- Natural variability: Use of simulations with different starting points (realisations)
- Greenhouse gas emissions: Use of different emissions scenarios according to IPCC-SRES
- Physical ensemble: Use of different parameterisations for relevant processes in the models (e.g. convection)
- Especially for regional models different global models should be used to drive them
Fig. 2: Near future changes of extreme precipitation in Central Europe. 10-year return value of precipitation - relative change [%] 2011 - 2040 vs. 1971 - 2000 - mean for an ensemble of CCLM simulations.
Fig. 3: Near future changes of extreme precipitation for different return periods and seasons- relative change [%] 2011 - 2040 vs. 1971 - 2000 - mean for an ensemble of CCLM simulations.
- The majority of the RCM simulations indicate an increase of precipitation variability. Increased variability makes extreme periods including very wet seasons and droughts more likely; however, the results depend strongly on the driving GCM data.
- Changes in the actual emissions have a delayed impact. This means that the choice of the emission scenario has only a minor influence until the middle of this century.
- It is likely that the precipitation trends observed in the recent past and described in detail in the KLIWA project will prevail at least for the next decades. This implies a shift of the annual cycle with an increase in winter precipitation and dryer summers with only small changes in the annual total precipitation.
- The intensity of extreme events is expected to increase in all seasons. During winter the increase of extremes is consistent with the increase in mean precipitation for this season. During summer – when there is only yet a slight tendency towards less precipitation for the next decades – stronger regional variations of the climate change signal are expected. This leads to an intensification of extreme precipitation events in some regions and a decrease of the intensities in other areas in Middle Europe.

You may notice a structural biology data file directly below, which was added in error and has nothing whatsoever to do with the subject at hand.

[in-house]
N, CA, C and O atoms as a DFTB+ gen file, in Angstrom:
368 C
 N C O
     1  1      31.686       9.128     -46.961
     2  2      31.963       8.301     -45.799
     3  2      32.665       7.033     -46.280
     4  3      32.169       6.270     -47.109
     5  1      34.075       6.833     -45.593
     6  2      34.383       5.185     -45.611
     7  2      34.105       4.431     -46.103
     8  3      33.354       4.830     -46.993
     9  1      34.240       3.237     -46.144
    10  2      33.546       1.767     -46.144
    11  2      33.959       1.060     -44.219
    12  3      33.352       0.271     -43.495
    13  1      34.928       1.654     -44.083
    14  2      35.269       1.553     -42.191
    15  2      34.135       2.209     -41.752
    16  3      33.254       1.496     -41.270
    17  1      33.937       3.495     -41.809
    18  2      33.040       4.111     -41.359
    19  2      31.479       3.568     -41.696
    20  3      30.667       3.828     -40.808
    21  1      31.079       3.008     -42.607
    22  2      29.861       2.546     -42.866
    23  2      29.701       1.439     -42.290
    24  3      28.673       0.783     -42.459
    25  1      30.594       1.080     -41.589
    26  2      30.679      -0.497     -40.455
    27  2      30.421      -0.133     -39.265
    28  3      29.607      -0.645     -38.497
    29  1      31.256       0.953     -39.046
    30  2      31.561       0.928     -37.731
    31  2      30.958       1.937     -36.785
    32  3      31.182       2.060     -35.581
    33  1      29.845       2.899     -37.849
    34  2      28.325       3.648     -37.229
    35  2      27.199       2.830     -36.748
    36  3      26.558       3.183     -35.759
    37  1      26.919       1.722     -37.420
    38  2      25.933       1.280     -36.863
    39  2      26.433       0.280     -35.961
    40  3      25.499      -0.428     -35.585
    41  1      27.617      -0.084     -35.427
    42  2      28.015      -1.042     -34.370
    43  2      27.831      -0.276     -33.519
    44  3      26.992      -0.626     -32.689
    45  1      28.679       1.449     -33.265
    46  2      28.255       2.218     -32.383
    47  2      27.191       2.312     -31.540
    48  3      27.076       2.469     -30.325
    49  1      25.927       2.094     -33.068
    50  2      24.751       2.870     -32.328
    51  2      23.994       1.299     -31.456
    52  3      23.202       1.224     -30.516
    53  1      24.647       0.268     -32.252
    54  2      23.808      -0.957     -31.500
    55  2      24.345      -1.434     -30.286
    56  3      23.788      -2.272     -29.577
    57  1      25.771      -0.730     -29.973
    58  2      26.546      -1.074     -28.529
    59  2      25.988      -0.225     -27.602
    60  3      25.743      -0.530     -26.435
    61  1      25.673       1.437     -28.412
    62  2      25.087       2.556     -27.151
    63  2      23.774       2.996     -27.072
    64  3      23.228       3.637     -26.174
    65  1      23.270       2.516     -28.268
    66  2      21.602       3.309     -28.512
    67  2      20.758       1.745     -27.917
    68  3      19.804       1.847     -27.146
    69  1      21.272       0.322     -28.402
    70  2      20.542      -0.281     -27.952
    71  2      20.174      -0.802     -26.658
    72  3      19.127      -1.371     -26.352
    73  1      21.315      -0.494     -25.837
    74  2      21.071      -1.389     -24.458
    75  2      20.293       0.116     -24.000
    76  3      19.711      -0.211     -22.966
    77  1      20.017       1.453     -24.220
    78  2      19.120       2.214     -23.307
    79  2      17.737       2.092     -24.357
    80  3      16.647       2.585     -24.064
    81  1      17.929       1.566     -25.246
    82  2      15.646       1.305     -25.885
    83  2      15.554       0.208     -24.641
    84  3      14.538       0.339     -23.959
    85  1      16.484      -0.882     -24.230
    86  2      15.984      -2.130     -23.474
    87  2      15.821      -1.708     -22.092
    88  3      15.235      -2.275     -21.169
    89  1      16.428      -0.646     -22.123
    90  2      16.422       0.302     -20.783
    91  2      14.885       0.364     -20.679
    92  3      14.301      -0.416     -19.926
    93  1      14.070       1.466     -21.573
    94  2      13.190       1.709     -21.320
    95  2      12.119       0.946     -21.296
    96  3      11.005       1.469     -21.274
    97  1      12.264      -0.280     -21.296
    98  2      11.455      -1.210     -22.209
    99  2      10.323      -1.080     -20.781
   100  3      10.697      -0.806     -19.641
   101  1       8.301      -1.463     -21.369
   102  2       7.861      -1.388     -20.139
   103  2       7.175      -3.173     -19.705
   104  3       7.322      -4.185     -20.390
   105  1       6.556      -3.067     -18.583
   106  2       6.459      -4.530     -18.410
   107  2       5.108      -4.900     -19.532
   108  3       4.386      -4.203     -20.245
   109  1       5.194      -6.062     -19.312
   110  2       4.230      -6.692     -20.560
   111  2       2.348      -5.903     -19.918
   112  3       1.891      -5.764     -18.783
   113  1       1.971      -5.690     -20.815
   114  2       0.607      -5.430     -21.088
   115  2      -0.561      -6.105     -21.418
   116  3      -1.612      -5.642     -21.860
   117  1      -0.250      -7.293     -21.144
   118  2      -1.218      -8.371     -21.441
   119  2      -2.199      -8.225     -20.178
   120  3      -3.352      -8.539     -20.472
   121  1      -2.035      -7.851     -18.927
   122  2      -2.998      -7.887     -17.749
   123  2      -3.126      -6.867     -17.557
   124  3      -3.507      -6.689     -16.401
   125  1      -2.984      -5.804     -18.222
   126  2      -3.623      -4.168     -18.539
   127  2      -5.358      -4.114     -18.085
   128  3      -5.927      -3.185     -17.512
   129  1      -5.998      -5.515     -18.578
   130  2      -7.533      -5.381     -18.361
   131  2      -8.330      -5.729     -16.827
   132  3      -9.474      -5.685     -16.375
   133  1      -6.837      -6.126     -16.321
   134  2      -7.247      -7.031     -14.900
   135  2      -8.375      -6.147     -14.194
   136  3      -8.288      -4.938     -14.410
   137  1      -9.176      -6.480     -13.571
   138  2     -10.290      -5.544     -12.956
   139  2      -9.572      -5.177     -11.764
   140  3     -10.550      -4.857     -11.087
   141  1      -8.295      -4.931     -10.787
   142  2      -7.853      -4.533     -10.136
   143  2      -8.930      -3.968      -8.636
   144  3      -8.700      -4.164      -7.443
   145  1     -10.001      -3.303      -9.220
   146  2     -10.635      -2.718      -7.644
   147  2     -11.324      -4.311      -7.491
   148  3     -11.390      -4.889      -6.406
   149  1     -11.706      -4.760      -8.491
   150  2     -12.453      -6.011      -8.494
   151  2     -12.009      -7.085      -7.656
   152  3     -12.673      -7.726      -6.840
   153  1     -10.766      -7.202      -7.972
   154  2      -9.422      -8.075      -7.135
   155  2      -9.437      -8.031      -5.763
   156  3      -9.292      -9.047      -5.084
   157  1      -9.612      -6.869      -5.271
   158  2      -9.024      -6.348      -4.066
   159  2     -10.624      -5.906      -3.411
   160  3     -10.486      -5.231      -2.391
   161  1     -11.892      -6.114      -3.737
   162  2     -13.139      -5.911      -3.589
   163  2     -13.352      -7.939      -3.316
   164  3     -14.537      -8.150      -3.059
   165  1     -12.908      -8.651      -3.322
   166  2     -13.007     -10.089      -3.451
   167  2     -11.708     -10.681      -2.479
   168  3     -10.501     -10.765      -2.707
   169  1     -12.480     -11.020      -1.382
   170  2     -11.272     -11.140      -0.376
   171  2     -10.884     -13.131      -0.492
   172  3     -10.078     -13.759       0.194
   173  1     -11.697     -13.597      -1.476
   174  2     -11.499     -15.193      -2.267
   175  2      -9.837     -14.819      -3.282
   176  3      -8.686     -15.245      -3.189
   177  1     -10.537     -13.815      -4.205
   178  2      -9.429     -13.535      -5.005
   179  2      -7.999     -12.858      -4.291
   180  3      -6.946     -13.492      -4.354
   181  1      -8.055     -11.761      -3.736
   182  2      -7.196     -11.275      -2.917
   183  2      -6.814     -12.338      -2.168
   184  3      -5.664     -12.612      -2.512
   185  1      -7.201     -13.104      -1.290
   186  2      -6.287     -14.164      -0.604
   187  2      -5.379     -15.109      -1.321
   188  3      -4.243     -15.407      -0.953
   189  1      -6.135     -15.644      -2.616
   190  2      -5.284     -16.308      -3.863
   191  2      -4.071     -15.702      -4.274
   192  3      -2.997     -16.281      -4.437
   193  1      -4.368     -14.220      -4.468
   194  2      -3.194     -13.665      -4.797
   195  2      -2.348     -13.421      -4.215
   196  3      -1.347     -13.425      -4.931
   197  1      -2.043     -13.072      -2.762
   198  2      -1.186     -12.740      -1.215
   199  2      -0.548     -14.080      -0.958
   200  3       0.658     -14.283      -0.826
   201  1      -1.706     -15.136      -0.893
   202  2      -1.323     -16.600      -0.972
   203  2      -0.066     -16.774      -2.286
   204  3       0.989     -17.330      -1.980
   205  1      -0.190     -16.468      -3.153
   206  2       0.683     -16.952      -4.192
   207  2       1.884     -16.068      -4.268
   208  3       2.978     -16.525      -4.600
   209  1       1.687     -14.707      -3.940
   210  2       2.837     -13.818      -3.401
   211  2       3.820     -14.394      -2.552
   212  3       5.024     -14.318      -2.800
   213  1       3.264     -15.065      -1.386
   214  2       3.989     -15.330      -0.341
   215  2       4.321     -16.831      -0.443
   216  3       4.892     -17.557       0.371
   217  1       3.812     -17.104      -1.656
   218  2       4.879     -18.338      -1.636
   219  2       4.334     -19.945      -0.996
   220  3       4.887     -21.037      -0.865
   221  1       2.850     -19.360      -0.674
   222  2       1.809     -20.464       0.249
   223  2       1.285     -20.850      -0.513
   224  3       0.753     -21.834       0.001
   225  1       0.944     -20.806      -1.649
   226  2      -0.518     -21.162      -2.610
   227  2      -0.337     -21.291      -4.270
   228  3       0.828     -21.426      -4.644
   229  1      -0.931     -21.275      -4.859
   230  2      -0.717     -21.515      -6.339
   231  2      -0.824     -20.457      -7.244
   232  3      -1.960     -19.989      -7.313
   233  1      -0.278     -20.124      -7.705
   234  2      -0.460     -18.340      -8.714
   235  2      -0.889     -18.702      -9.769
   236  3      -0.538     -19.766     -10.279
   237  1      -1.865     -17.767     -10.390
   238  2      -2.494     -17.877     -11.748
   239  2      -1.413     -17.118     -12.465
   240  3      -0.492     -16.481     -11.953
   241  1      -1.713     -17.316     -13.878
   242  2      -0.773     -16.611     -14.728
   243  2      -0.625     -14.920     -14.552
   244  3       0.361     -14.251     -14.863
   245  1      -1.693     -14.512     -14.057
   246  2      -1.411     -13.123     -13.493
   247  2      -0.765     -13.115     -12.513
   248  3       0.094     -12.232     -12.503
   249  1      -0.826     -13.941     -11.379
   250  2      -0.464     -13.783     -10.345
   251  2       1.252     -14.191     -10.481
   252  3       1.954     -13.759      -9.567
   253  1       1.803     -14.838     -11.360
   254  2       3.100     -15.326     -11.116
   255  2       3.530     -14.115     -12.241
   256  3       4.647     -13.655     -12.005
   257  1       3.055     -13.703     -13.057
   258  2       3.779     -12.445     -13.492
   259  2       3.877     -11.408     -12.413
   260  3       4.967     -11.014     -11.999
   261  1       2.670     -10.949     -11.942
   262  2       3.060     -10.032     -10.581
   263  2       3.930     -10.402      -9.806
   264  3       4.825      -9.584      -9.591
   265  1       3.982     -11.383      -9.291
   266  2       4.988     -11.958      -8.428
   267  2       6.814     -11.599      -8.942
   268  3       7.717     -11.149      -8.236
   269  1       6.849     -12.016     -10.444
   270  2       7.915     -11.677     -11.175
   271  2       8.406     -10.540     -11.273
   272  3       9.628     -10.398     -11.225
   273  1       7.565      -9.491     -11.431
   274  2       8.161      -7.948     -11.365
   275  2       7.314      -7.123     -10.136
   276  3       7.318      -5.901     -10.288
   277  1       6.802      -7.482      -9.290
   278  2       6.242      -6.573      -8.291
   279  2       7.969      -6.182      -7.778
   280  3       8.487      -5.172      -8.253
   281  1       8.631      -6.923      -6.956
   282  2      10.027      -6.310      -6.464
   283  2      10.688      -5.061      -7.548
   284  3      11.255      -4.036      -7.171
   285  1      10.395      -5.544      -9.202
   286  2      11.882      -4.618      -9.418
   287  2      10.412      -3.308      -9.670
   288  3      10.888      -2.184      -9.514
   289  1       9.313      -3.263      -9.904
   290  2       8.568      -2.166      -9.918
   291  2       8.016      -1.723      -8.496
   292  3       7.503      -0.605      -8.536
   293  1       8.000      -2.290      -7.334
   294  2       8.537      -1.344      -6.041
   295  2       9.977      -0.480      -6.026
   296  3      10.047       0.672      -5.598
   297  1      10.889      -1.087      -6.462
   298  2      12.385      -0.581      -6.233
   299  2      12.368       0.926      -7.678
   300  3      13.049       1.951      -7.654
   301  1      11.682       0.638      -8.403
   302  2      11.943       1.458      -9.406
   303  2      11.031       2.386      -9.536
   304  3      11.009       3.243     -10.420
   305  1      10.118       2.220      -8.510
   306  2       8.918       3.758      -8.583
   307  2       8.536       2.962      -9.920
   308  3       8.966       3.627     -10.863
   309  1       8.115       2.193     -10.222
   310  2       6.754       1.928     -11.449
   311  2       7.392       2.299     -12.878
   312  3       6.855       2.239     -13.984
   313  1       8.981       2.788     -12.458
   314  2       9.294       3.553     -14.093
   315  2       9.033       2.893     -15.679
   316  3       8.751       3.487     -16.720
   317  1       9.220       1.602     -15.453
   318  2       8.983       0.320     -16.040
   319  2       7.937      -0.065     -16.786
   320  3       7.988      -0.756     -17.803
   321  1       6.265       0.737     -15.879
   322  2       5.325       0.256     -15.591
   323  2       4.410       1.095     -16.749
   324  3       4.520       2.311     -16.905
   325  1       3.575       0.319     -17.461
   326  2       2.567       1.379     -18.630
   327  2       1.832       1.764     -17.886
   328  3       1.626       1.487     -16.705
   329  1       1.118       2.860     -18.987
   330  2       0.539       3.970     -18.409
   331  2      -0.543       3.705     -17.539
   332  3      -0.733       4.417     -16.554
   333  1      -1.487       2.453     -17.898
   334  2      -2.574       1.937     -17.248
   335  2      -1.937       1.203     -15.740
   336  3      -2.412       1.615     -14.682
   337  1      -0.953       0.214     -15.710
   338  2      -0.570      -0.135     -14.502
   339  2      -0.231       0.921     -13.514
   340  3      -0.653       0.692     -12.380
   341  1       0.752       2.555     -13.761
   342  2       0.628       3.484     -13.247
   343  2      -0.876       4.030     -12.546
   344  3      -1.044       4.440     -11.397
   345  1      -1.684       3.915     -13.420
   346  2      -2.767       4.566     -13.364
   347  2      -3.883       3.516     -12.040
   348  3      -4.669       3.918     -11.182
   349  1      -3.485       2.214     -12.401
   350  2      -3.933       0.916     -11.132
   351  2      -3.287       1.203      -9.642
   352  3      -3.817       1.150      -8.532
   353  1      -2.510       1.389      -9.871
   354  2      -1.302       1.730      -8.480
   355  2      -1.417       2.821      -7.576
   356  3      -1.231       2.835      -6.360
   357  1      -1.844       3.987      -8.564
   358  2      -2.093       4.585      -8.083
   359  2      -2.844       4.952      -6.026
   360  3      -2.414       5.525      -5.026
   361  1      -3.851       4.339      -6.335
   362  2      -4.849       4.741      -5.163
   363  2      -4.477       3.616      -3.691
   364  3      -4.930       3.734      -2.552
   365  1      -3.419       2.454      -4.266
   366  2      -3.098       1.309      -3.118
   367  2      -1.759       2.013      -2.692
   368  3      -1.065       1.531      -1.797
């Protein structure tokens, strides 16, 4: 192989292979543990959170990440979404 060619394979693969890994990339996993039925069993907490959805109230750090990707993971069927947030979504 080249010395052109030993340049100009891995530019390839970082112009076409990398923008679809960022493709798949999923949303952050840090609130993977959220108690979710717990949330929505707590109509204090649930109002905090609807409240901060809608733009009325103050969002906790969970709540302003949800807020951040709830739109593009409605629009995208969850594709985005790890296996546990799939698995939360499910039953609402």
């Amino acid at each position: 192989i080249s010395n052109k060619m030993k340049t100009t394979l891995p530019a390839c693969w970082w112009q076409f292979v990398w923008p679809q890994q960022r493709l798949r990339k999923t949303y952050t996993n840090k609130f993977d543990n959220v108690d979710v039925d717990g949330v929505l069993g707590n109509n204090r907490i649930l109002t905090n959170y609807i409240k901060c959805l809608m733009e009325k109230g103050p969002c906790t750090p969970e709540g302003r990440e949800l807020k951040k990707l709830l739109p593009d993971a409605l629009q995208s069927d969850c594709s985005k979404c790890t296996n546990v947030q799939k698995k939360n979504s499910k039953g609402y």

- The increase in the intensity of extreme precipitations gets larger for longer return periods.
- LUBW, Baden-Württemberg
- Max Planck Institut for Meteorologie, Hamburg
- Süddeutsches Klimabüro, Karlsruhe
Final Report (german)
Hochauflösende regionale Simulationen künftiger Starkniederschlagsereignisse in Baden-Württemberg (ReSiPrec).
Schädler, G., H. Feldmann, H.-J. Panitz, Ch. Kottmeier, B. Früh, 2010:
- Evaluation of the Precipitation for South-western Germany from High Resolution Simulations with Regional Climate Models
Hendrik Feldmann, Barbara Früh, Gerd Schädler, Hans-Jürgen Panitz, Klaus Keuler, Daniela Jacob and Philip Lorenz
CLM Special Issue „Meteorologische Zeitschrift“, Vol. 17, No. 4, 455 – 465, 2008
- Determination of precipitation return values in complex terrain and their evaluation
Barbara Früh, Hendrik Feldmann, Hans-Jürgen Panitz, Gerd Schädler, Daniela Jacob, Philip Lorenz, and Klaus Keuler
Journal of Climate, 23 (9), 2257-2274, 2010
- Near future changes of extreme precipitation over complex terrain in Central Europe derived from high resolution RCM ensemble simullations
Hendrik Feldmann, Gerd Schädler, Hans-Jürgen Panitz, Christoph Kottmeier
International Journal of Climatology, DOI: 10.1002/joc3364, 2012
- Hochauflösende regionale Simulationen künftiger Starkniederschlagsereignisse in Baden-Württemberg - Projekt ReSiPrec
Abschlusssymposium des Programms, Stuttgart, 12. Mai 2010